Cujo's cave is said to have been a stop on the Underground Railroad in the days previous to the Civil War. In later years, during prohibition, it was said to have been an almost brewery for the local's developing homegrown Moonshine!
Very interesting, many natural rock formations. There ARE bats living in the cave, and the path can be a bit challenging in places, so do be prudent if you tour the actual cave. It also has a nice little gift shop across the street.
Get a group of friends and a houseboat on Cumberland Lake. It is a big lake, with many little coves you can dock in for privacy. We had a great time, with the houseboat, another 20 footer, and two seadoos.
Down here, it is not uncommon for the old folks to wave at and greet strangers on the streets, or strike up a conversation waiting in line at the store. No, they aren't weirdos, they are friendly people, and some areas of the country could take some lessons from them!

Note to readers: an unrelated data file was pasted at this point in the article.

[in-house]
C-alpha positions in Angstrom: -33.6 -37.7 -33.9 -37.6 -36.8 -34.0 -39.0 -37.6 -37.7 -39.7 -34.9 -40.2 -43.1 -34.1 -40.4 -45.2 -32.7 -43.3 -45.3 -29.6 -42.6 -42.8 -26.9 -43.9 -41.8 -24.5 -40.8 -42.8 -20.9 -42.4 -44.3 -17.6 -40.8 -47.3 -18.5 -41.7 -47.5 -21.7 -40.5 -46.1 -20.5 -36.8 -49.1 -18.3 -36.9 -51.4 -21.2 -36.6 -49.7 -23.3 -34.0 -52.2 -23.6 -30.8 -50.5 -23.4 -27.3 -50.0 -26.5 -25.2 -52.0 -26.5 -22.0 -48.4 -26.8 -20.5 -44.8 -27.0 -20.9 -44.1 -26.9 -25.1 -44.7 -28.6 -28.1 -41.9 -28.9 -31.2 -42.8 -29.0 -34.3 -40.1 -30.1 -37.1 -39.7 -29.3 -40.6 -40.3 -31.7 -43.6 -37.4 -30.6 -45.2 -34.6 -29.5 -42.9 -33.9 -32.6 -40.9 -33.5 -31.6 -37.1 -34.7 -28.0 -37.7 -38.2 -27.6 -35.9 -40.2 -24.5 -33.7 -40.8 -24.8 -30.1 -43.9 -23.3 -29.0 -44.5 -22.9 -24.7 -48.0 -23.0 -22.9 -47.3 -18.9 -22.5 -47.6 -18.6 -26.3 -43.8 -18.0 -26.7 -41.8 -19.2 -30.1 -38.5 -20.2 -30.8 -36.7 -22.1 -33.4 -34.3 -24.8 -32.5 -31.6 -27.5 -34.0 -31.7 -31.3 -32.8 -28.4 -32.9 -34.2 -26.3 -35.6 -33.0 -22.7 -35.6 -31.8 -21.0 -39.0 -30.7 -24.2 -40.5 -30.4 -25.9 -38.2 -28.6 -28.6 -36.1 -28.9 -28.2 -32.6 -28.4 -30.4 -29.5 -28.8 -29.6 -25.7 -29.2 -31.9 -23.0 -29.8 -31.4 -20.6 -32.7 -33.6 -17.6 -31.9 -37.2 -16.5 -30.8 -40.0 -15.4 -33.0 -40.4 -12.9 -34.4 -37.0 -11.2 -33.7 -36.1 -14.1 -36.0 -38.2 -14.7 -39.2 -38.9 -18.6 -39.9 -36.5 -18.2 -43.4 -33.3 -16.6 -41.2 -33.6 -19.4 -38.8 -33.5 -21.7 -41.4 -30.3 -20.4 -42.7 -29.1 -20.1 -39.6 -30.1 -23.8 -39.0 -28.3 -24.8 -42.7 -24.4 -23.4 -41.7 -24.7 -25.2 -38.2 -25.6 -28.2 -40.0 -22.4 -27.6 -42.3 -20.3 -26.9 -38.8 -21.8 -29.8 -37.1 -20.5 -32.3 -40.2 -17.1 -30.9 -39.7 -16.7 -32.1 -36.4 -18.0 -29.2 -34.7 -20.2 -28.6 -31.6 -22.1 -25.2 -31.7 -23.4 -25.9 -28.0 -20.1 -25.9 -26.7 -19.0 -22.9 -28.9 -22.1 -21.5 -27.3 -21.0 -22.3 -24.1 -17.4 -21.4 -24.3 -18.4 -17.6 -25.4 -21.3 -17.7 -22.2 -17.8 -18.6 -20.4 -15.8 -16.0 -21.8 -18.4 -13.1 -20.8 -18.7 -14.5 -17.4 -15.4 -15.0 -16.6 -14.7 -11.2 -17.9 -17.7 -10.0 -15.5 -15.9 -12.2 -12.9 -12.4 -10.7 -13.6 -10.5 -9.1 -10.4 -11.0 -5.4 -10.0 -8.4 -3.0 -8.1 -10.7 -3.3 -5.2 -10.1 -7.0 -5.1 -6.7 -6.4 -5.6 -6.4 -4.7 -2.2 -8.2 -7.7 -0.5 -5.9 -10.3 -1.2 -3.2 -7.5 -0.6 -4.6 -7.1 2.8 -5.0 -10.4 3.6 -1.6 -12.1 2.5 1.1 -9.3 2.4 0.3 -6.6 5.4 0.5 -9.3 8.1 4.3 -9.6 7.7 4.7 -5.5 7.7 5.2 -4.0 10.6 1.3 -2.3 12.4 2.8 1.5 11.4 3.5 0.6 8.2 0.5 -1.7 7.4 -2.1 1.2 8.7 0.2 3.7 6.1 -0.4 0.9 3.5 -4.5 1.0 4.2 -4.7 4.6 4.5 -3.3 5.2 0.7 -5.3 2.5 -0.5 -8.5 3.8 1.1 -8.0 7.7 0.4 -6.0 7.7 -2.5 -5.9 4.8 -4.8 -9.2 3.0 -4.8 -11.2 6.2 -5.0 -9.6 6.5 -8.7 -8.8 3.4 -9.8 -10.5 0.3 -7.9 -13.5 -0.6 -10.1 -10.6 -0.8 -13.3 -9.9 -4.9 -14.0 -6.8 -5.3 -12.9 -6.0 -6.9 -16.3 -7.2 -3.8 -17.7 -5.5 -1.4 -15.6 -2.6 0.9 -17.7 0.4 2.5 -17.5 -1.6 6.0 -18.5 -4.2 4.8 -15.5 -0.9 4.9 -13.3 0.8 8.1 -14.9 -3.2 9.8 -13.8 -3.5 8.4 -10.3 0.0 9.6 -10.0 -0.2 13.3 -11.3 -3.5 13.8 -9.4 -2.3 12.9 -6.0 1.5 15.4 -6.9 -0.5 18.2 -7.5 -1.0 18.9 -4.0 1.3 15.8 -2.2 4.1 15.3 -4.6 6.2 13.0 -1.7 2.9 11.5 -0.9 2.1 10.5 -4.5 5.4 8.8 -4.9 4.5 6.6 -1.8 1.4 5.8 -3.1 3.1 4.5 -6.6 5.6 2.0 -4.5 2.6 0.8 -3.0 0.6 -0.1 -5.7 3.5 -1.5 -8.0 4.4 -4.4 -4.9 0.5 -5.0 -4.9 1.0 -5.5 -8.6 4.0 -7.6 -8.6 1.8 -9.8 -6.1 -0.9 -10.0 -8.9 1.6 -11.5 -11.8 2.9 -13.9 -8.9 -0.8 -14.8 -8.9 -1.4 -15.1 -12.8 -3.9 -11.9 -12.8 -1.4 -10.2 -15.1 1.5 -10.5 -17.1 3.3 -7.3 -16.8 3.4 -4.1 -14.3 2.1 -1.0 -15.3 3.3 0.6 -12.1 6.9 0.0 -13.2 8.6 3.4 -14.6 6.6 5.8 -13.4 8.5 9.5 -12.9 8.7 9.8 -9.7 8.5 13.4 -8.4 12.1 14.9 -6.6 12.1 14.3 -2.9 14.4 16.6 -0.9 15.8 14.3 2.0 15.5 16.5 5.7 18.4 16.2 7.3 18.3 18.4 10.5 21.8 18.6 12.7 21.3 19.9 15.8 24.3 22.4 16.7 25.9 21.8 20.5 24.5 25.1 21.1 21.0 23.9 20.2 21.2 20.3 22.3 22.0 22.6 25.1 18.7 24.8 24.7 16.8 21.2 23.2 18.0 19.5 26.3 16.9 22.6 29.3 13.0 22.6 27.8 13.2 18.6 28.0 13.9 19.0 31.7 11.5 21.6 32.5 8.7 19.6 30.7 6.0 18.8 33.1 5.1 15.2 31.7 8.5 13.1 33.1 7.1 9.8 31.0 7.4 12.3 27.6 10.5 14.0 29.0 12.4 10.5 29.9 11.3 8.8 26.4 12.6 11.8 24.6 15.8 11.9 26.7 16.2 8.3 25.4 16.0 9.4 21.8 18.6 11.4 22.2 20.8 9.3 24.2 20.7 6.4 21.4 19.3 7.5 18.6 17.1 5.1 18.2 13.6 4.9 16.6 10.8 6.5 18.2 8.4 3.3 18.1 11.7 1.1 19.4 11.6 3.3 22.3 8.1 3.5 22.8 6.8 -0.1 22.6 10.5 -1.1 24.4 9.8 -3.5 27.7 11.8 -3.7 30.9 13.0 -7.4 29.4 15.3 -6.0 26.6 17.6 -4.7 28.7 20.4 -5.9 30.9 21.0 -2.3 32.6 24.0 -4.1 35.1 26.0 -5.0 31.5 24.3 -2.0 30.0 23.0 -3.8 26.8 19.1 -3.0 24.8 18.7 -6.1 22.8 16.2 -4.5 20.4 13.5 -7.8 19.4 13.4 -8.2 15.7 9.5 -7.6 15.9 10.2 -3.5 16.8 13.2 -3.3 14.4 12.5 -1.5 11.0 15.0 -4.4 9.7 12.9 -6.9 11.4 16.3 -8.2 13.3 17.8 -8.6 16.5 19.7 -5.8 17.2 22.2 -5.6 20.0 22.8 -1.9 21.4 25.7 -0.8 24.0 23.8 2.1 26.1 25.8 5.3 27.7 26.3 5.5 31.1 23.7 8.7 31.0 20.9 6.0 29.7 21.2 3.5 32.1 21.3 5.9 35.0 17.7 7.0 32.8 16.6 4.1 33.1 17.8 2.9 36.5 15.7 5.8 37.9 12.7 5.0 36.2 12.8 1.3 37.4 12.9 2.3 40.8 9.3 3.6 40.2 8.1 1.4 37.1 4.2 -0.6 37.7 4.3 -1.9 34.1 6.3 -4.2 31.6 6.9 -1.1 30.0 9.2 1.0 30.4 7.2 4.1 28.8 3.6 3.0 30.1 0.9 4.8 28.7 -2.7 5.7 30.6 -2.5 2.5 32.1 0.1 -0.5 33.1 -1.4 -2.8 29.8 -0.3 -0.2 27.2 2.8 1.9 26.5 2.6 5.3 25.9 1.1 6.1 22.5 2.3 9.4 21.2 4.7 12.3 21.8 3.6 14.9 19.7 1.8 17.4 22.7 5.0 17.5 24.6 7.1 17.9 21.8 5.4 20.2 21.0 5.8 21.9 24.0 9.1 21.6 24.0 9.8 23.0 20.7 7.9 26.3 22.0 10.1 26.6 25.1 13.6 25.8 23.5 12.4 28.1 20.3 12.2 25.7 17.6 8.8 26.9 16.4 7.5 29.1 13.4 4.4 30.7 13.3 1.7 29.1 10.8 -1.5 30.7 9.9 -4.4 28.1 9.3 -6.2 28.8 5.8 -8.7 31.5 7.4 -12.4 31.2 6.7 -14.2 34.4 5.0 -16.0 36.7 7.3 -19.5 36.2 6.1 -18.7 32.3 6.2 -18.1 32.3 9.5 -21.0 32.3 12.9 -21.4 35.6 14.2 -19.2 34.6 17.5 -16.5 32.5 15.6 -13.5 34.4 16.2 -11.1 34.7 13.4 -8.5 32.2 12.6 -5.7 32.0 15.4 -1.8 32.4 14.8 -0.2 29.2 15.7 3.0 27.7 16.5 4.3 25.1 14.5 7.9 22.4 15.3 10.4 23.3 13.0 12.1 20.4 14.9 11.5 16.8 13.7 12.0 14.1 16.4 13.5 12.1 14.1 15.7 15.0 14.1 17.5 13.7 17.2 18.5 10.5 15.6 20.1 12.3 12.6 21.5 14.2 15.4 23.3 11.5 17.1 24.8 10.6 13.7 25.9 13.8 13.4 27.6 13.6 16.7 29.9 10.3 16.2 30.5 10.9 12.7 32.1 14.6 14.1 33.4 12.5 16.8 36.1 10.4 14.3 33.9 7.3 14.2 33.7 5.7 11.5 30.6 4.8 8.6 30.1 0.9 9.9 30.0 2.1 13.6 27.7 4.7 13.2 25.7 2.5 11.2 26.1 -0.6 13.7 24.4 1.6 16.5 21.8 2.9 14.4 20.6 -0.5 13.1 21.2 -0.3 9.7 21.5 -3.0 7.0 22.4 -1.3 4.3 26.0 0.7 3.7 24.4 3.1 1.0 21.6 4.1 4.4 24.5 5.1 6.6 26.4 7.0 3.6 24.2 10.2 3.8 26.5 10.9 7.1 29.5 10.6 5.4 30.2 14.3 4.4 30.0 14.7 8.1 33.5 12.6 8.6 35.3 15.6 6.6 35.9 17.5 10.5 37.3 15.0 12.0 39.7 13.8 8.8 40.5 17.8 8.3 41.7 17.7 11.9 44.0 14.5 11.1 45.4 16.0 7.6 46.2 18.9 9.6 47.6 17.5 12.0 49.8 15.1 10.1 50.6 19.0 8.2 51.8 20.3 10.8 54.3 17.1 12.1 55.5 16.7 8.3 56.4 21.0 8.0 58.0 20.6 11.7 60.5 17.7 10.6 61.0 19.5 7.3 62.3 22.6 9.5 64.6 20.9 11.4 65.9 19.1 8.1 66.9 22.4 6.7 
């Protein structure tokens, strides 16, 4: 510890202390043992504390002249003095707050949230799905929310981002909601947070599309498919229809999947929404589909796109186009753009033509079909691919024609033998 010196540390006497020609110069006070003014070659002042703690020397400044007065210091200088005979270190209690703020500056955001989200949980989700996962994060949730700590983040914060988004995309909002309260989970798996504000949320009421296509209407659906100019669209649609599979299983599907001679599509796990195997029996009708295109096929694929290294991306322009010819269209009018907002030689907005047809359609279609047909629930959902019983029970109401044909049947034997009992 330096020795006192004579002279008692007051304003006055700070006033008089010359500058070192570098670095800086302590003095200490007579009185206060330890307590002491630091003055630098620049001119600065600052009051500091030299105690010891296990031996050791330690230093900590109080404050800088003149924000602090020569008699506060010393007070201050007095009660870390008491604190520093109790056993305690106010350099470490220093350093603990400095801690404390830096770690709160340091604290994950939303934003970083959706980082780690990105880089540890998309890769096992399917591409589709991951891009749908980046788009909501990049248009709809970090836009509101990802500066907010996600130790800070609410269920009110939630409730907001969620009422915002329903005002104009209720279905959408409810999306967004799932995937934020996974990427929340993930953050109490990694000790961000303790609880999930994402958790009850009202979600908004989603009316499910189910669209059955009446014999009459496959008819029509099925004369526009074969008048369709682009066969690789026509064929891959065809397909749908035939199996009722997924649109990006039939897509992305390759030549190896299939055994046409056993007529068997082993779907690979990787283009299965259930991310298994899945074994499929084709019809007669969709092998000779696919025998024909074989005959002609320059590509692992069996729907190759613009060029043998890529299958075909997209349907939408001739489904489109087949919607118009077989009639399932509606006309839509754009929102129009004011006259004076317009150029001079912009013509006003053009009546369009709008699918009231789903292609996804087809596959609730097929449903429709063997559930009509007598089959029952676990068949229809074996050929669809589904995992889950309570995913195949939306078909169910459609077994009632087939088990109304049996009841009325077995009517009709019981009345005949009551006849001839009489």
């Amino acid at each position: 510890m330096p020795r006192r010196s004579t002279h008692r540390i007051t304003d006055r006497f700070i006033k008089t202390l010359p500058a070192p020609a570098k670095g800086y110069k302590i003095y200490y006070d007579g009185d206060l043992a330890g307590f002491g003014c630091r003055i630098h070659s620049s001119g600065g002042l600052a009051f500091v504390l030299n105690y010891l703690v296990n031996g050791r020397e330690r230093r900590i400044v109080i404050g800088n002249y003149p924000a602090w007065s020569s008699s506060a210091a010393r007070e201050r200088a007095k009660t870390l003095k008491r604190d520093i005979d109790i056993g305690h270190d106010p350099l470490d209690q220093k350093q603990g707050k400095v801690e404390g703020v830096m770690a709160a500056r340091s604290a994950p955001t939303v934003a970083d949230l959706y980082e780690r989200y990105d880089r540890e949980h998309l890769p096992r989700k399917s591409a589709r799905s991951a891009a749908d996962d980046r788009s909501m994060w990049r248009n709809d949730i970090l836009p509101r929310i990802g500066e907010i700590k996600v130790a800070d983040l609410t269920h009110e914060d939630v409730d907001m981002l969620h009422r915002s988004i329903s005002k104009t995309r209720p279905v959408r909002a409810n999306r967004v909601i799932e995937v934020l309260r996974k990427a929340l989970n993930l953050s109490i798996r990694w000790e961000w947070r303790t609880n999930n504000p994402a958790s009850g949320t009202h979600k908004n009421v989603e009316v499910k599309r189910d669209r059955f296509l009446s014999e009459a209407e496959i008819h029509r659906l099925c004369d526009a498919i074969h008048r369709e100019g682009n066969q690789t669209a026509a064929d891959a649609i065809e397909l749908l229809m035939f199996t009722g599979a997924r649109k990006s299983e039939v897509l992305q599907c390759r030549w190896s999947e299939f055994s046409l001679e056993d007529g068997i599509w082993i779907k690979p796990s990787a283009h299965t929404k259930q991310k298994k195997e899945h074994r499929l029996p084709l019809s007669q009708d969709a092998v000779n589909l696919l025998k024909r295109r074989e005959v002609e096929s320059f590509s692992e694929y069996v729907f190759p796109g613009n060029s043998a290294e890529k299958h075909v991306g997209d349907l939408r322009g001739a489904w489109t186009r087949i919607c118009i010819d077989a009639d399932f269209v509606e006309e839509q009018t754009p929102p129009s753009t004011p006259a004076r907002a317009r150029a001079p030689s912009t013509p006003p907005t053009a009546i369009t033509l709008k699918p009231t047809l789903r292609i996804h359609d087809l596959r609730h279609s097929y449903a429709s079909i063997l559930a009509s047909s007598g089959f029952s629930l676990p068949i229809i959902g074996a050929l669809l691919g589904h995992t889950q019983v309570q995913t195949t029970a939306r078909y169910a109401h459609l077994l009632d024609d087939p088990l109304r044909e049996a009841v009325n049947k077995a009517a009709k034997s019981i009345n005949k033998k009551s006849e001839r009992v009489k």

They also have their own slang down there:
Buddy- friendly term of endearment (exp, "hey, buddy, where'd you get that hat?)
Yonder- Down the road a bit, over there
Larapin- Exceptionally tasty food
I am so used to hearing it, I don't remember them all!
The Pinnacle is a man-built scenic overlook station opening into the Cumberland Gap in the Great Smoky Mountains. When viewing from the Pinnacle, you are looking over 3 states, Kentucky, Tennessee and Virginia. The mountains are best viewed in the early morning, when the sunlight catches the mist rising over the mountains.
There is a picnic area if you'd like to enjoy the afternoon with your family. The road up the mountain is rather tight and there are many hairpin turns, use caution.